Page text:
The 1954 bill authorized $175 million for the interstate system, to be used on a 60-40 matching ratio. The formula represented a compromise: one-half based on population and one-half based on the federal-aid primary formula (one-third on roadway distance, one-third on land area, and one-third on population). During the signing ceremony at the White House on May 6, 1954, the president said, “This legislation is one effective forward step in meeting the accumulated needs.” But he knew it was not a big enough step, and he decided to do something about it. Eisenhower planned to address a conference of state governors in Bolton Landing on Lake George, N.Y., July 12, 1954. Because of the death of his sister-in-law, the president was unable to attend, and Vice President Richard M. Nixon delivered the message from detailed notes the president had prepared. Nixon told the governors that the increased funding authorized earlier that year was “a good start” but “a $50 billion highway program in 10 years is a goal toward which we can – and we should – look.” Such a program, over and above the regular federal-aid program, was needed because “… our highway network is inadequate locally, and obsolete as a national system.” The vice president read the president’s recollection of his 1919 convoy, then cited five “penalties” of the nation’s obsolete highway network: the annual death and injury toll, the waste of billions of dollars in detours and traffic jams, the clogging of the nation’s courts with highway-related suits, the inefficiency in the transportation of goods, and “the appalling inadequacies to meet the demands of catastrophe or defense, should an atomic war come.” What was needed, the president believed, was a grand plan for a properly articulated system of highways. The president wanted a self-liquidating method of financing that would avoid debt. He wanted a cooperative alliance between state and federal officials to accomplish the federal part of the grand plan. And he wanted the federal government to cooperate with the states to develop a modern state highway system
On March 19, the House Ways and Means Committee reported out a bill, developed by Rep. Hale Boggs of Louisiana, that contained the financing mechanism. The Highway Revenue Act of 1956 proposed to increase the gas tax from two to three cents per gallon and to impose a series of other highway user tax changes. Acting on a suggestion by Secretary of Treasury George Humphrey, Rep. Boggs included a provision that credited a revenue from highway user taxes to a Highway Trust Fund to be used for the highway program. The Committee on Public Works combined the Fallon and Boggs bills as Title I and Title II, respectively, of a single bill that was introduced on April 21. On April 27, the Federal Highway Act of 1956 passed the House by a vote of 388 to 19. The bill was sent to the Senate, which referred the two titles to different committees for consideration. The Public Works Committee removed the program portion of the House bill and substituted the Gore bill with some changes.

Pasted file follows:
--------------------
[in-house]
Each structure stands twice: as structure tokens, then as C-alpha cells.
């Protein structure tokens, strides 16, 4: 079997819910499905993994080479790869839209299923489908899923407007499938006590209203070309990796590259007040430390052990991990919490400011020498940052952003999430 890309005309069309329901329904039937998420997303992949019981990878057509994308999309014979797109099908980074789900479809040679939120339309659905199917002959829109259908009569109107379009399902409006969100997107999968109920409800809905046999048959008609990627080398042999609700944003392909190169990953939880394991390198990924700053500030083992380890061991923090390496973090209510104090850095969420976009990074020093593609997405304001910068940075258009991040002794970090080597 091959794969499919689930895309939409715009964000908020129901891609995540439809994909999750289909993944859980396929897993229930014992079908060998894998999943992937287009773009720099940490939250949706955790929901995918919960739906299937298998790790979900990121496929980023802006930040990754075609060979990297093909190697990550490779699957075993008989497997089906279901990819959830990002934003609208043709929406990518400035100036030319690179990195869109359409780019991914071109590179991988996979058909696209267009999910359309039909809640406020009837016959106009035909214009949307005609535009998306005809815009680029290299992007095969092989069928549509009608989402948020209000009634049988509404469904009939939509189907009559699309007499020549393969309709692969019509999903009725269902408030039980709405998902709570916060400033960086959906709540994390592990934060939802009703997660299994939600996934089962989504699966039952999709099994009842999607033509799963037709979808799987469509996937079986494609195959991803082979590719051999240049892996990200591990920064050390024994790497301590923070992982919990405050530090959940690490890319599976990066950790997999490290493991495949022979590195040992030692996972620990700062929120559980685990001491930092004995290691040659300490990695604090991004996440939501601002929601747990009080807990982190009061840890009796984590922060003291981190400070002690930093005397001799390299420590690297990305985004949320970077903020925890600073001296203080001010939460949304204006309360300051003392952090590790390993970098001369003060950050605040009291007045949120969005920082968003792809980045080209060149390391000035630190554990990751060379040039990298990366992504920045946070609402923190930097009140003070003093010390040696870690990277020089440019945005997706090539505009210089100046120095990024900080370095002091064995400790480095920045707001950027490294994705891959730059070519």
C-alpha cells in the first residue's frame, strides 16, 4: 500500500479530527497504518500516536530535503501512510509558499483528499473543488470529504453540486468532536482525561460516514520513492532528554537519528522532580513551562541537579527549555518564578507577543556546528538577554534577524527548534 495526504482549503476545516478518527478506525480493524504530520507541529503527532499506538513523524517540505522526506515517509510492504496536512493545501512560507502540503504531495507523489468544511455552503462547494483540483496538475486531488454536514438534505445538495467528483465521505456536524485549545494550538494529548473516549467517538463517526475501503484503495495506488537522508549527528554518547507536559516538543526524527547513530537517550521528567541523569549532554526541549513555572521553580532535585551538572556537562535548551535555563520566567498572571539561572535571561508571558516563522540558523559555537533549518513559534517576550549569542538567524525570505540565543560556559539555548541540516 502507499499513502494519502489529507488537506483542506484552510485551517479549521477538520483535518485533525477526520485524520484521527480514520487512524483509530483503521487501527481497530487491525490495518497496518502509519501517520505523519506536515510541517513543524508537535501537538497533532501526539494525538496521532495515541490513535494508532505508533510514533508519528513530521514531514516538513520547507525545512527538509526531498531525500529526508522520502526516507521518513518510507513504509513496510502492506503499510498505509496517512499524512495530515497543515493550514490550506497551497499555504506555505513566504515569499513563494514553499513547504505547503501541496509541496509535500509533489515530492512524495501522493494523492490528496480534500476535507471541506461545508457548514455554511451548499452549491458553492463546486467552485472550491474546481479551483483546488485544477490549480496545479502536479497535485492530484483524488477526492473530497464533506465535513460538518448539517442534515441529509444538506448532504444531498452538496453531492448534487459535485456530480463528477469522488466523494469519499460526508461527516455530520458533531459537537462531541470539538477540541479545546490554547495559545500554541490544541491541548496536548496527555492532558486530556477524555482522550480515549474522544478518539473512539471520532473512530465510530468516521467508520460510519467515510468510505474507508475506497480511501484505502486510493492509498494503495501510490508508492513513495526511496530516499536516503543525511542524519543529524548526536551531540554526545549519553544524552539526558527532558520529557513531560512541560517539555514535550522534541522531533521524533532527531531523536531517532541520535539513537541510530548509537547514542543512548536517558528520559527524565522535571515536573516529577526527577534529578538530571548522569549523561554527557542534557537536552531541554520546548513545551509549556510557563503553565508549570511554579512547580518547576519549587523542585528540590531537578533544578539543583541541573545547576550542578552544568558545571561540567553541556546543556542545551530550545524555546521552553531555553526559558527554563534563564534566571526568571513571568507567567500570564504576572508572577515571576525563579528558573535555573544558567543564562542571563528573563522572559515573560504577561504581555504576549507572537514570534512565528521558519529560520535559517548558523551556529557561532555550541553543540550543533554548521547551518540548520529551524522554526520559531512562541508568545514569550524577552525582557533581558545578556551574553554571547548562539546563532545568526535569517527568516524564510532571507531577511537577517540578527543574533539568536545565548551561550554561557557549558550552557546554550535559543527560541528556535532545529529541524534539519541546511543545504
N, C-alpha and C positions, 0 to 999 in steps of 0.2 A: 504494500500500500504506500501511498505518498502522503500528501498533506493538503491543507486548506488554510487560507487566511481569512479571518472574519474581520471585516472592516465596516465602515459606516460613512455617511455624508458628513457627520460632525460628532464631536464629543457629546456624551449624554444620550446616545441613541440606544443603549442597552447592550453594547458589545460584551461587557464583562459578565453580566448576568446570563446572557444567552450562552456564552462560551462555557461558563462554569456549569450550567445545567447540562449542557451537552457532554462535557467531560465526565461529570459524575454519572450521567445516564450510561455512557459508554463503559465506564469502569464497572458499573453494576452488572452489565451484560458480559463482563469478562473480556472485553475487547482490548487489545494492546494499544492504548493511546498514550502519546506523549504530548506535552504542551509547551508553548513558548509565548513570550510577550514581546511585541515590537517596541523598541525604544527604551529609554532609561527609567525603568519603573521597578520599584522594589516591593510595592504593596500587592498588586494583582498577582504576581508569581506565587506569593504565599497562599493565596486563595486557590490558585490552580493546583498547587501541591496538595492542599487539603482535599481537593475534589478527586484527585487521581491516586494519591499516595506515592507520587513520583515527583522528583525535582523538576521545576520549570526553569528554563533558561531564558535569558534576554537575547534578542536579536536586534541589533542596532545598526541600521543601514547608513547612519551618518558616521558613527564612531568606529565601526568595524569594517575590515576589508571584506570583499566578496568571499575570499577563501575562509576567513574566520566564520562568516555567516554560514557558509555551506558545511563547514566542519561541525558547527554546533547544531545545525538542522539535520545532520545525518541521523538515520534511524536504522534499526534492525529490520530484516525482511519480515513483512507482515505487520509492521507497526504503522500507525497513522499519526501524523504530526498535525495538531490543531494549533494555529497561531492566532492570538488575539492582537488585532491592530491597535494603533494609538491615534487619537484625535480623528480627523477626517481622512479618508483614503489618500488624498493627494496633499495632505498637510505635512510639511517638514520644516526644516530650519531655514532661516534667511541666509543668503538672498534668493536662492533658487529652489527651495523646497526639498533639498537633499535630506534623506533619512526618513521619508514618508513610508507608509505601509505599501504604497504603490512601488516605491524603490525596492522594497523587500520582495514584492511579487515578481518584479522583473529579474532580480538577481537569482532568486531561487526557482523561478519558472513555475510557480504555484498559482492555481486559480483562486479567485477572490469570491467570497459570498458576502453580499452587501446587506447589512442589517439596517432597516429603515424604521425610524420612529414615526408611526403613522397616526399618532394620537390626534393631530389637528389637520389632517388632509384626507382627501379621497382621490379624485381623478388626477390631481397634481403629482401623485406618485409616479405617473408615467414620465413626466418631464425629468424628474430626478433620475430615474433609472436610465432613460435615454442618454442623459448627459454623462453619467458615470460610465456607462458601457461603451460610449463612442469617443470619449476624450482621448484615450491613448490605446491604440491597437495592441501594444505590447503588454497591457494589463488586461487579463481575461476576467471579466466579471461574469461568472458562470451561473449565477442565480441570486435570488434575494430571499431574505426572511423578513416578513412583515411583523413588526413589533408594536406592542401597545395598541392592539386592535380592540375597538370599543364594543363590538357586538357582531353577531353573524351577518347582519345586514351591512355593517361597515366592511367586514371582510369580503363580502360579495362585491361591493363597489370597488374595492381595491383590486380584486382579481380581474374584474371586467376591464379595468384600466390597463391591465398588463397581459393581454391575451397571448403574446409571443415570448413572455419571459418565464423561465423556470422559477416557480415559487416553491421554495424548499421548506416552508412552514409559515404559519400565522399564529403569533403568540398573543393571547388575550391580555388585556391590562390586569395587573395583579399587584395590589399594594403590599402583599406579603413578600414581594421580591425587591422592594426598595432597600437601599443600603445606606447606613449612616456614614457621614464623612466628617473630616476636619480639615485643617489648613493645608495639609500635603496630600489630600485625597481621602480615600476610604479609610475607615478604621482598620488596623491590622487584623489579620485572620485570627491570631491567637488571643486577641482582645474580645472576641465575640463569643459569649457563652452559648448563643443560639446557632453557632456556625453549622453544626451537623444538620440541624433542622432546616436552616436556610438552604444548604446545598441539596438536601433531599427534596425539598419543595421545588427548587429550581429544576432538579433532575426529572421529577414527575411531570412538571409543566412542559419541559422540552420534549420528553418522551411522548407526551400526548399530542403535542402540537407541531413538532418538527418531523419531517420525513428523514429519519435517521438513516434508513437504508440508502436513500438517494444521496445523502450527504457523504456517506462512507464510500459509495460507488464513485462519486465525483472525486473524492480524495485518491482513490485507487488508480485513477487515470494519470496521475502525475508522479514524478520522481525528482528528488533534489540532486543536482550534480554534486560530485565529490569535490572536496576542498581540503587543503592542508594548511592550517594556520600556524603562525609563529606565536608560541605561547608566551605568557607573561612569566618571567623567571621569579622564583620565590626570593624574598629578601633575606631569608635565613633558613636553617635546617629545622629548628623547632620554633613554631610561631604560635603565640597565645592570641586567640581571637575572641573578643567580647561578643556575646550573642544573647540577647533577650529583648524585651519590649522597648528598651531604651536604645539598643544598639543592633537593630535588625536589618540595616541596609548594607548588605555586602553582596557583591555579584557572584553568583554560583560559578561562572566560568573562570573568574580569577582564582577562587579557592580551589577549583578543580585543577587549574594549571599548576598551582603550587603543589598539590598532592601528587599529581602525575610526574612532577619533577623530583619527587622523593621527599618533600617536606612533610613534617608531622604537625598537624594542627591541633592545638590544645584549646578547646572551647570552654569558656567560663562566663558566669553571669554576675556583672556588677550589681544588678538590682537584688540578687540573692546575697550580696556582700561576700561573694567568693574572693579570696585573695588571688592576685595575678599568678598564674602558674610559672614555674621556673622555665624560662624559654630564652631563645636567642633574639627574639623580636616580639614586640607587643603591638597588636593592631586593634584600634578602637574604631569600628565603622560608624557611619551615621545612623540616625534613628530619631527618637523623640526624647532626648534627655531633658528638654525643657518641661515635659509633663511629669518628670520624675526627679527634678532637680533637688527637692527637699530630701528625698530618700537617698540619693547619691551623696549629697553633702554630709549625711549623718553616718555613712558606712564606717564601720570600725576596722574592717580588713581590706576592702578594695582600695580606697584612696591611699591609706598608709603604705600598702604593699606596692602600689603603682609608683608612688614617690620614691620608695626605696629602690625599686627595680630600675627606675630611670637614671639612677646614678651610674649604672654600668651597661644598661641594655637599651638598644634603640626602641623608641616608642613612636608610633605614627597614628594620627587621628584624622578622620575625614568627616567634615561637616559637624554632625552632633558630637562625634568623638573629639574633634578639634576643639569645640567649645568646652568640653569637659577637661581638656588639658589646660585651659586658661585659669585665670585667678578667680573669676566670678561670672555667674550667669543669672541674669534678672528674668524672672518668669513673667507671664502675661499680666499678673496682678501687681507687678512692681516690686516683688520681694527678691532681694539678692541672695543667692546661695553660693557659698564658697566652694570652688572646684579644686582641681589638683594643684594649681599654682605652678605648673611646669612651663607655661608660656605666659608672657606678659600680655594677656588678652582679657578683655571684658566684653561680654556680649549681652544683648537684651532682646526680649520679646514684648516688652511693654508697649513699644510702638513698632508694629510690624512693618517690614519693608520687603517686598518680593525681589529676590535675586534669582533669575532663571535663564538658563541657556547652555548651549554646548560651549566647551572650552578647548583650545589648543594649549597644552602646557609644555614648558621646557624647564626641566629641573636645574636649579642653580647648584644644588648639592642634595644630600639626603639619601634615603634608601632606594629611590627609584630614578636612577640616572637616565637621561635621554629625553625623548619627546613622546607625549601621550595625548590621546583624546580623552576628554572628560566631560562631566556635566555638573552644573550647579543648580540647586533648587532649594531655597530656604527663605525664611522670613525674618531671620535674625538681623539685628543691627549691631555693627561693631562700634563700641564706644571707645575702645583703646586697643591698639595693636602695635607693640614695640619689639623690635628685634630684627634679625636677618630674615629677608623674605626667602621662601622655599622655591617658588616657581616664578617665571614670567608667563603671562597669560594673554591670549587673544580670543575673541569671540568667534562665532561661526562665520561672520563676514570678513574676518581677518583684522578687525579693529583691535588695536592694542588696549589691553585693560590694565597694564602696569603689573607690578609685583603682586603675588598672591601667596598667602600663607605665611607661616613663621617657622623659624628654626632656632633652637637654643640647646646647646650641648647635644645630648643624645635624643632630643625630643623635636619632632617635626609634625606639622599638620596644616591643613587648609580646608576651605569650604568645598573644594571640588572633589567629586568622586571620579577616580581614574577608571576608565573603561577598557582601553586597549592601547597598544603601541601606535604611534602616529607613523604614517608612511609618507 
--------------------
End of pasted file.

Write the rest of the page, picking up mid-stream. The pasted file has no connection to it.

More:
Two major changes were that, like the Fallon bill, the new version established a 13-year program for completing the interstate system and the 1956 version adopted the funding level and the 90-10 matching ratio approved by the House. A key difference with the House bill was the method of apportioning interstate funds; the Gore bill would apportion two-thirds of the funds based on population, one-sixth on land area, and one-sixth on roadway distance. Byrd’s Committee on Finance largely accepted the Boggs bill as the financing mechanism for the interstate system and the federal-aid highway program. Byrd responded to a concern expressed by the secretary of the treasury that funding levels might exceed revenue by inserting what has since become known as the Byrd Amendment. It provided that if the secretary of the treasury determines that the balance in the Highway Trust Fund will not be enough to meet required highway expenditures, the secretary of commerce is to reduce the apportionments to each of the states on a pro rata basis to eliminate this estimated deficiency. On May 28 and 29, the Senate debated the Federal-Aid Highway Act of 1956 before approving it by a voice vote. The House and Senate versions now went to a House-Senate conference to resolve the differences. The conference was difficult as participants attempted to preserve as much of their own bill as possible. On June 25, the conferees completed their work. The Federal-Aid Highway Act of 1956 that emerged from the House-Senate conference committee included features of the Gore and Fallon bills, as well as compromises on other provisions from both.